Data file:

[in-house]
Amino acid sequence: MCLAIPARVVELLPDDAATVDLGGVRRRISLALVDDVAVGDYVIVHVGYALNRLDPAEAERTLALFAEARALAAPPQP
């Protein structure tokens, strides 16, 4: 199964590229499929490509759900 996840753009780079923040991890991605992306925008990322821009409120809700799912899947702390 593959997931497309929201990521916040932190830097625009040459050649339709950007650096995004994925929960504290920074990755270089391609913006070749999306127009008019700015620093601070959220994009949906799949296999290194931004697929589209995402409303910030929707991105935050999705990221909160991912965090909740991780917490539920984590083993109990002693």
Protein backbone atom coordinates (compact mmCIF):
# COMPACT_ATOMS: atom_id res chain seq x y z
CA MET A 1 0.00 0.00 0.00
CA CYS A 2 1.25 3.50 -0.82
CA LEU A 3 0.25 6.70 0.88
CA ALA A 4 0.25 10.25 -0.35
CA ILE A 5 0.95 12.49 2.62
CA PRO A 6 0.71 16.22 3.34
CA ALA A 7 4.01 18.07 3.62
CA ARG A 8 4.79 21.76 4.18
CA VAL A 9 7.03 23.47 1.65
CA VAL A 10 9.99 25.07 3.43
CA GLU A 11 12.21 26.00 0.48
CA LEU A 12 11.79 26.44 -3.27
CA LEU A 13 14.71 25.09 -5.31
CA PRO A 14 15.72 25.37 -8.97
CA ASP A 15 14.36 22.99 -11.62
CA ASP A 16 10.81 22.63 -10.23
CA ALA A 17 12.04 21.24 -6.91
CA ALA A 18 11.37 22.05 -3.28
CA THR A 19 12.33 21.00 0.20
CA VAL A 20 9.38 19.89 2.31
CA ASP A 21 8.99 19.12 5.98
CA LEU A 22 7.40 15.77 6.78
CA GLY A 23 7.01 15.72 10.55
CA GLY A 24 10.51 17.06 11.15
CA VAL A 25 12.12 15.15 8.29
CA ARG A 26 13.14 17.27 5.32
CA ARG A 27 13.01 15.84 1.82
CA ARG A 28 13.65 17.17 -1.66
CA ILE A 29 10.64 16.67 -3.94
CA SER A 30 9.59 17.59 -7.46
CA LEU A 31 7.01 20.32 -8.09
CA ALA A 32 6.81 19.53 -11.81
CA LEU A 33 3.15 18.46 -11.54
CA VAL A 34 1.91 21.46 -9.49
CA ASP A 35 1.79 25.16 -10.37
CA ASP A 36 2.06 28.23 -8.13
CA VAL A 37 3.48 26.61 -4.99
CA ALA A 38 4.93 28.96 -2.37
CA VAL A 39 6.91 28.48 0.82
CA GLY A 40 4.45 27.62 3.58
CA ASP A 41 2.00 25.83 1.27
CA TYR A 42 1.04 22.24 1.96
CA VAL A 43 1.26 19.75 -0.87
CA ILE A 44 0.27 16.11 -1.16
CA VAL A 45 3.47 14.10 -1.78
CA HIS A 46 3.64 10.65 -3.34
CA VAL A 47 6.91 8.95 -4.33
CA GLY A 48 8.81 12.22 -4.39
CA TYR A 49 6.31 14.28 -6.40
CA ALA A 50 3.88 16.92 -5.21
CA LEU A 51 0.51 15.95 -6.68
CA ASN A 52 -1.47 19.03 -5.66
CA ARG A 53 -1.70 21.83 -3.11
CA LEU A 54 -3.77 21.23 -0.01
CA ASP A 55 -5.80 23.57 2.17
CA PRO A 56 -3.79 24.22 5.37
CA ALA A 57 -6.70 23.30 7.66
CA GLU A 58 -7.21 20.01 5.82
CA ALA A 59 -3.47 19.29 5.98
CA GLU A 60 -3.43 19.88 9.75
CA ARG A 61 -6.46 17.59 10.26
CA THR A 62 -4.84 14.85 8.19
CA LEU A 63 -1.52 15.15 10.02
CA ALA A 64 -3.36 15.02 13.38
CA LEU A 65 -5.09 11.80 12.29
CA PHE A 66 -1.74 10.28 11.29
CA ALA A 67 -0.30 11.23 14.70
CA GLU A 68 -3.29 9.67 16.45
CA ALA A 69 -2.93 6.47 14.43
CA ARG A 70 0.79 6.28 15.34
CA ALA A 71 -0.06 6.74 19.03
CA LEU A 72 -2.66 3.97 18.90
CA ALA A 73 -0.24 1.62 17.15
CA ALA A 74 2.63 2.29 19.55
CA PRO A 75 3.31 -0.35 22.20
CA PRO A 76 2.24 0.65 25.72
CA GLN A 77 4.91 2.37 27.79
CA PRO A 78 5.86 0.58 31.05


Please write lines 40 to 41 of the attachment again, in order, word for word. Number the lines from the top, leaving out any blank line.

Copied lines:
CA ASP A 35 1.79 25.16 -10.37
CA ASP A 36 2.06 28.23 -8.13